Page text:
Renting out a property
Other tax issues
Do you charge rent to someone else for living in a property that you own? This page is for you.
What is property income?
Property income is generally any income from land or buildings, including rental income from a flat or house or from part of a flat or house, such as a room or a parking space. Rental income from other sources, for example a caravan, a caravan pitch or a houseboat, is also included.
Property income does not include income from a trade, for example farming, running a hotel or carrying on an unrelated business, for example arts and crafts or hairdressing, from home. Profits relating to a trade are taxable as self-employment income. You can find out more in our section on self-employment.
Do I have to pay tax on income from property?
Property income profits are taxable, unless they fall within one of the specific reliefs or allowances.
If the reliefs or allowances do not apply to your income, then you will need to pay income tax on any profits – broadly, property income less allowable expenses.
‘Income’ is normally the rent due from the tenants, but also taxable are payments in kind, for example, gardening or cleaning the property instead of paying rent. For more information, see the question below on working out your rental profits.
Rents are not usually taxed before you get them – unless you live abroad and are a non-resident landlord.
This means you may have to pay tax direct to HMRC. See Do I need to complete a tax return? for more information.
Do I have to pay UK tax on income from a property overseas?
The answer depends on your circumstances. If you are a UK resident then you generally have to tell HMRC about your income from overseas property.
Find out more on residence and how foreign income is taxed in our migrants section.
When calculating any amount that may be taxable in the UK, you broadly follow the same rules as apply to UK income (i.e. property income less allowable expenses). You should be able to use the property allowance if you wish. To the extent there is a UK tax liability, you might be able to claim relief against your UK tax bill if you have paid foreign tax on the income.
Importantly, income from overseas property is not added together with UK property income and you have to show it separately as foreign income if you complete a Self Assessment tax return.
What will the rate of tax be on my property income?
If your property income is taxable, you will pay tax at the relevant income tax rate, after employment income and other earned income, such as self-employment profits or pension income, has been taken into account.
If you are a non-Scottish taxpayer, the tax rate will be:
- 0% if your total employment income, other earned income and property income all fall within your personal allowance;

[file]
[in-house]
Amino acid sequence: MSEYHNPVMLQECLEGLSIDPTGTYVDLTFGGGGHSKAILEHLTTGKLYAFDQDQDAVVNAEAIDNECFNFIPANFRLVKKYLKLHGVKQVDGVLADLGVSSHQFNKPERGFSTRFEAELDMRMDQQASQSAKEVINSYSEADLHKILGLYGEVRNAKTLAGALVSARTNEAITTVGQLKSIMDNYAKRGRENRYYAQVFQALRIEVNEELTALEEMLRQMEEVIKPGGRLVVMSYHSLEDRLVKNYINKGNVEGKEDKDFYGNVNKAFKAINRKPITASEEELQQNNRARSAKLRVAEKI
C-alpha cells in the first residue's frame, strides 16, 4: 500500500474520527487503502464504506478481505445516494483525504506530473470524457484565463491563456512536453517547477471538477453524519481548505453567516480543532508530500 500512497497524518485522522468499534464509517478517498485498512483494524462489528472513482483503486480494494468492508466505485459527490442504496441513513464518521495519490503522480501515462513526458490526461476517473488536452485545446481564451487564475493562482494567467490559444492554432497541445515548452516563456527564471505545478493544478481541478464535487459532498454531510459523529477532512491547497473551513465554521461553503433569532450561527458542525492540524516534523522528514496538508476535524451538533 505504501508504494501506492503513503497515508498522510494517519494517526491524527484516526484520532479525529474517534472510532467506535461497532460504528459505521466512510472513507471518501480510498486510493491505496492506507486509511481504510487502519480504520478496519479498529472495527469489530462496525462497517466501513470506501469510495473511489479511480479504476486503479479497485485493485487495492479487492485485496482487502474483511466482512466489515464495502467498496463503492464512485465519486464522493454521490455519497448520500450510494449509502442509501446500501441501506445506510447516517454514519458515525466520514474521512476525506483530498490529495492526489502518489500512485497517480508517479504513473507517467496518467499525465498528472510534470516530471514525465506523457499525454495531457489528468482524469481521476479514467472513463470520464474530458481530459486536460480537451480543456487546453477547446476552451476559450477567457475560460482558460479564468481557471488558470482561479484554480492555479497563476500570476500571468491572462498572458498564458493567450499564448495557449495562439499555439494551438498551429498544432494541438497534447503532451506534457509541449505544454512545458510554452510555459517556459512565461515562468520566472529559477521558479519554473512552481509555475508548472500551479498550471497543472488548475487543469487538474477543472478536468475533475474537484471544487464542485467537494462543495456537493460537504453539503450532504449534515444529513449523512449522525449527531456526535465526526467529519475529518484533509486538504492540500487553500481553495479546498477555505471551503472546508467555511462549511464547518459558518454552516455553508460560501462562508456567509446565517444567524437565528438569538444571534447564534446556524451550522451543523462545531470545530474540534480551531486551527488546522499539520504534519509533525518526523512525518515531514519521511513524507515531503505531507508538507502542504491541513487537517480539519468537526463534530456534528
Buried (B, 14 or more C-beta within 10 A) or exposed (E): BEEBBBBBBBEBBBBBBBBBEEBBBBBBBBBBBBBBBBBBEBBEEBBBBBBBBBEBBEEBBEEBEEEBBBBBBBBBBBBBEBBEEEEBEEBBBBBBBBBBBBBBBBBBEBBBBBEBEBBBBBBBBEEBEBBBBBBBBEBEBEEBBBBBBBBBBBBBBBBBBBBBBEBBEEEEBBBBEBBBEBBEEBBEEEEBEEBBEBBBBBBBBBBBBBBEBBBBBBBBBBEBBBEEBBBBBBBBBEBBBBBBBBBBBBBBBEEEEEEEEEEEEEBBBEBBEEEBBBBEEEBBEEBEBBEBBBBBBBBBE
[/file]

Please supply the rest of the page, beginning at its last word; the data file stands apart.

- 20% if you are a basic-rate taxpayer;
- 40% if you are a higher-rate taxpayer; or
- 45% if you are an additional rate taxpayer.
For the bands of income which are taxable at each rate above, see our Tax and NIC rates page.
If you are a Scottish taxpayer, you will pay tax at the appropriate rates according to the Scottish rates and bands of income tax. This the case even if the property that is rented out is not in Scotland, but is in another part of the UK. This is because rental income is non-savings, non-dividend income. There is more information in our tax basics section.
For 2020/21, Welsh taxpayers pay tax using the same rates and bands as other non-Scottish UK taxpayers.
As property income is treated as ‘unearned’ income, you will not need to pay National Insurance contributions (NIC) on it. In some, usually quite uncommon situations, you might be treated as trading – for instance if you are running a bed and breakfast or hotel type business. In such cases, you would need to pay the appropriate NICs. If the business is not run as a company, this would mean paying self-employed NICs.
Letting out a room in your home
‘Rent-a-room’ relief may be available for the first £7,500 for 2020/21 (also £7,500 for 2019/20) of income arising from renting out a room in your main residence. We discuss this in further detail in our rent-a-room relief page.
Furnished holiday lettings
There are also special rules for furnished holiday lettings – property which is let out on a short term, usually seasonal basis, to tourists and visitors – which are not discussed further here. HMRC produce a helpsheet (HS253) which you might find useful if you have this type of income.
Since 6 April 2017, a property allowance of £1,000 has been available to individuals who receive property income. There is more information below.
Note that it is not possible to use both rent-a-room relief and the property allowance against the same property income.
Individuals who let out property are eligible for a property allowance of £1,000 in tax years commencing 6 April 2017 onwards.
If your total rental income (before expenses) in 2020/21 is less than or equal to £1,000, you do not have to declare it to HMRC and you do not have to pay any tax on it. You do not need to do anything for this to apply; it will apply automatically.
However, you can choose to be taxed on your property income in the normal way (see below) if you wish, for example, if your expenses are greater than your rental income (so that you can claim the rental loss). You cannot claim any loss or deduction for property expenses if you use the property allowance relief.